I went to a small Episcopal church on Ash Wednesday. I fumbled through the prayer book, and the hymnal, somewhat self-consciously. But there was something about the church that felt familiar. For the first time since the first church of my memory, I felt safe, secure, and loved. That church became my home until I graduated from college.

I moved back to Spokane after graduation and spent some years floundering between then and now. I went to the desert. I expect that I will return again, from time to time.

But now I drive to a small ELCA Lutheran church in a community you might call “challenged.” I walk past a brightly colored mural depicting trees, people of all races, and a communion table. I slide into my seat next to friends, and my pastor winks at me as she begins the service. She knows my roadblocks to believing in grace.

Here in this place, I have begun to heal from the check boxes of my youth group days. I pass the peace, take in the nourishing Eucharistic feast, and when I allow myself to relax I feel secure. I know that God loves me. I am confident that God can do anything (and that I don’t have to do anything), and I rest in that.



About Today’s Guest Blogger

CaraStricklandAuthorCara Strickland is a writer, editor, and food critic in Spokane, Washington. She writes about singleness, food, feminism, and the way faith intersects life (among other things) on her blog Little Did She Know.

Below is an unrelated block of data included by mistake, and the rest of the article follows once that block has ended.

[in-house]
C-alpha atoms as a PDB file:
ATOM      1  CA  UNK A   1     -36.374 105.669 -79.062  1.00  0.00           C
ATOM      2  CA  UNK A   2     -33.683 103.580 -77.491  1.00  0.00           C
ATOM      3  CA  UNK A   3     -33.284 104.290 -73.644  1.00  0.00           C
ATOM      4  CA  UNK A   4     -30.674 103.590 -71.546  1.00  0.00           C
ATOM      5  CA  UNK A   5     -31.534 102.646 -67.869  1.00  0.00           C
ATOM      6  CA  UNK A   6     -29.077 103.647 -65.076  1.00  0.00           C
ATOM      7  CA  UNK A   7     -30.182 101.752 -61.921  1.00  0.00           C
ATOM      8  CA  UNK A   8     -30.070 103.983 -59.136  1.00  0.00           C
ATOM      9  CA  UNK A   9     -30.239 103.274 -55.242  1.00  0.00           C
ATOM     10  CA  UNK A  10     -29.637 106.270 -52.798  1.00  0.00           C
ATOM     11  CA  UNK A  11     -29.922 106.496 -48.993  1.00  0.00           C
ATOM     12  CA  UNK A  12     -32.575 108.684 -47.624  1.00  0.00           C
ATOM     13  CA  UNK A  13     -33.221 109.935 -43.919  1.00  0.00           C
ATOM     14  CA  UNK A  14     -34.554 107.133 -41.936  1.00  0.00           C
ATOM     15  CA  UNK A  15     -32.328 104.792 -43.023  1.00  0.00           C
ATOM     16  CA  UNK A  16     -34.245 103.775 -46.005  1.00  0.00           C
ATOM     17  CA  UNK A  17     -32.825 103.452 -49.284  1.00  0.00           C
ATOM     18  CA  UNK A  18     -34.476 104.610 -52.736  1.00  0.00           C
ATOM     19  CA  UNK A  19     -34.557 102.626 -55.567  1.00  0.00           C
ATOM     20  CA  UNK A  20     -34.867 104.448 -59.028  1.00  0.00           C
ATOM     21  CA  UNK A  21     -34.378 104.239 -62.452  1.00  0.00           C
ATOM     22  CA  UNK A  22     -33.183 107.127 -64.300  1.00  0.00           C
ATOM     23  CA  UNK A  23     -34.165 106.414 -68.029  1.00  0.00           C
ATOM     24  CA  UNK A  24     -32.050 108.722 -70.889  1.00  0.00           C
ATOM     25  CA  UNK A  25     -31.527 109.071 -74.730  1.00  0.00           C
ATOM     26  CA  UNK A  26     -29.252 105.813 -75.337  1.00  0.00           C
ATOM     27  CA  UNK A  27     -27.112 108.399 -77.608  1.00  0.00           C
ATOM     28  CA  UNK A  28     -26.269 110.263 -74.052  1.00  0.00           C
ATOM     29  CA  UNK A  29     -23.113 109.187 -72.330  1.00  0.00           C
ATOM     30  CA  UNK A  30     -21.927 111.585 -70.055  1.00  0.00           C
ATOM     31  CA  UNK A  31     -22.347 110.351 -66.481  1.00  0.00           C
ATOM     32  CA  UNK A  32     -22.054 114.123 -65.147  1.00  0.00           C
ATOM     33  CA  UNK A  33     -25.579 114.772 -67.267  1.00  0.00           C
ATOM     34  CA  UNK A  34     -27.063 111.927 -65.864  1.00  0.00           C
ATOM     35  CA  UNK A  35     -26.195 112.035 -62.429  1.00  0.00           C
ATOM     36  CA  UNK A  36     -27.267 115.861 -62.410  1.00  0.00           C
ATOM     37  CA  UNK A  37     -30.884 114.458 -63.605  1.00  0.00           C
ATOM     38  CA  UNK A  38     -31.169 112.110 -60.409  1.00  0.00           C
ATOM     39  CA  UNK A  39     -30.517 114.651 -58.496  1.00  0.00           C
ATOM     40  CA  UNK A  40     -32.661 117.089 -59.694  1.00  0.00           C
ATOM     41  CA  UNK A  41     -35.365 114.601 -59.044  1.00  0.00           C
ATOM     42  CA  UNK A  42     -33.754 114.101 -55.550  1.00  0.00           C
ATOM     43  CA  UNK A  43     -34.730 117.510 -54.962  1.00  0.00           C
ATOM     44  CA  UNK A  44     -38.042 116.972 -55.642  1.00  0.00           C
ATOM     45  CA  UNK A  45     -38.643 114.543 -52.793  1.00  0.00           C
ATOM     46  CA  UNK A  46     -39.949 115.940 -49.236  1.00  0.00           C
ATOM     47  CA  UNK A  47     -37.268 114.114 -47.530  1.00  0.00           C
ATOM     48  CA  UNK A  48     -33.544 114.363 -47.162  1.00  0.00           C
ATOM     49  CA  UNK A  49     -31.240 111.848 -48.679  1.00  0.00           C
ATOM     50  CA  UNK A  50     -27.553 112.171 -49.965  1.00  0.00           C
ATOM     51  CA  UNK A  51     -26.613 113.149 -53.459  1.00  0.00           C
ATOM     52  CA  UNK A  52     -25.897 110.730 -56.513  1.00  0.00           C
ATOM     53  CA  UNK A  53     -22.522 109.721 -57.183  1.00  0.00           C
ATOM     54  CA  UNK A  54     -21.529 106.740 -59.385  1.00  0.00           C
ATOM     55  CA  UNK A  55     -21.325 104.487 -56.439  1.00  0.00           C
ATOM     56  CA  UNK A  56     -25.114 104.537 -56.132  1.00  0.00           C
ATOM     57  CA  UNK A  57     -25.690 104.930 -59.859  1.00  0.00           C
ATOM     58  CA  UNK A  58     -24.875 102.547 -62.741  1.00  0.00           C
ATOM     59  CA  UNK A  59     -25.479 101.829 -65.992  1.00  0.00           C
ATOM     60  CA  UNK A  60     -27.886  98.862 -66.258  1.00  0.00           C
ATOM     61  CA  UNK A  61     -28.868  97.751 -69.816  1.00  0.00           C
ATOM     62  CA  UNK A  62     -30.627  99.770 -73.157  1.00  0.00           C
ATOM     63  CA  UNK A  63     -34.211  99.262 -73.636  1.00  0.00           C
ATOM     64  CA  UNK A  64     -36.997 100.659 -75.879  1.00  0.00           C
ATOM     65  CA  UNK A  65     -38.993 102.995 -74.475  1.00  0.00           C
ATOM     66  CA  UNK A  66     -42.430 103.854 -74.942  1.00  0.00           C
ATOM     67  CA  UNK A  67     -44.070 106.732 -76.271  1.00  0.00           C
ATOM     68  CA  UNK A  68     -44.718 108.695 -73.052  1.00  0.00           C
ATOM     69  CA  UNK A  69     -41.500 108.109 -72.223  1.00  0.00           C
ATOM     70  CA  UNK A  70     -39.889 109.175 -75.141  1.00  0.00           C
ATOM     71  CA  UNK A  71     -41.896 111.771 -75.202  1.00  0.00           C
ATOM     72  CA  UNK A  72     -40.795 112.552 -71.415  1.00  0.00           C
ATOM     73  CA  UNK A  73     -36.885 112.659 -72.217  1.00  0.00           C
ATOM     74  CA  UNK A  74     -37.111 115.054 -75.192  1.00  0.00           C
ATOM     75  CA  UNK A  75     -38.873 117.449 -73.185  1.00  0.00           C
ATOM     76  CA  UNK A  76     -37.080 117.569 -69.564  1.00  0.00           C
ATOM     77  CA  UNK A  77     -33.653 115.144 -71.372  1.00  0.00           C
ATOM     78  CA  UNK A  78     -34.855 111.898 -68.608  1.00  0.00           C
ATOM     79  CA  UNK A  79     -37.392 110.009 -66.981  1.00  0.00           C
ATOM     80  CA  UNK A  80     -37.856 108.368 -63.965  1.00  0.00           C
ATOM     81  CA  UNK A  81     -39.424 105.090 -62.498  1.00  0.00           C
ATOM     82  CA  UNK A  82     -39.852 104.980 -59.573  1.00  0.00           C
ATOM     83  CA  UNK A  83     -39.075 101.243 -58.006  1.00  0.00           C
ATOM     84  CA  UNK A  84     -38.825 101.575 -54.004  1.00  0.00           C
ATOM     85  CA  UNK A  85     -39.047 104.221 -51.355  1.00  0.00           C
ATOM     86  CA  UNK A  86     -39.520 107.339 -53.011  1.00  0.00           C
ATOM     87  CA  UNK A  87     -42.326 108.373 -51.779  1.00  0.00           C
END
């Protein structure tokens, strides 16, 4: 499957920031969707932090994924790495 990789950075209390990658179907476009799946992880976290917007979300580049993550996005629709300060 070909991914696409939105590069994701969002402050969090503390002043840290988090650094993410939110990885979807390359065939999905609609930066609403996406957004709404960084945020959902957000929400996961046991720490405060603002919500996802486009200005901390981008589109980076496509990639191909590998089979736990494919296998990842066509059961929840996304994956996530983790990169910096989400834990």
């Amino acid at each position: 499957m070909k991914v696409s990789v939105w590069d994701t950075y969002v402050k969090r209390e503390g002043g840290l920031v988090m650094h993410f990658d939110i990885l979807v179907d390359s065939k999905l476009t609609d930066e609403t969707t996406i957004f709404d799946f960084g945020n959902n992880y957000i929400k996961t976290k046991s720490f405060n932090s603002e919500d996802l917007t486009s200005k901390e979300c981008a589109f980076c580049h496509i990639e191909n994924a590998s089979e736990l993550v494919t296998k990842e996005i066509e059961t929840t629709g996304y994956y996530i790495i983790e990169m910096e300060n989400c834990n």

Come say hi to her on Twitter or Facebook. She likes making new friends.


About Denomination Derby

This series invites ministers or volunteers with seminary training to share what they love about their denominations so that readers will have a greater awareness of and appreciation for the good things happening throughout the church. We’re also accepting posts where anyone can share what they love about their denomination. Search for more posts in the series by clicking on the “church” category.

We have several writers lined up to write about their respective denominations, but nominations for guest bloggers or requests for a particular denomination are welcome.

Subscribe to my RSS email list to make sure you get the posts each Friday as they go live.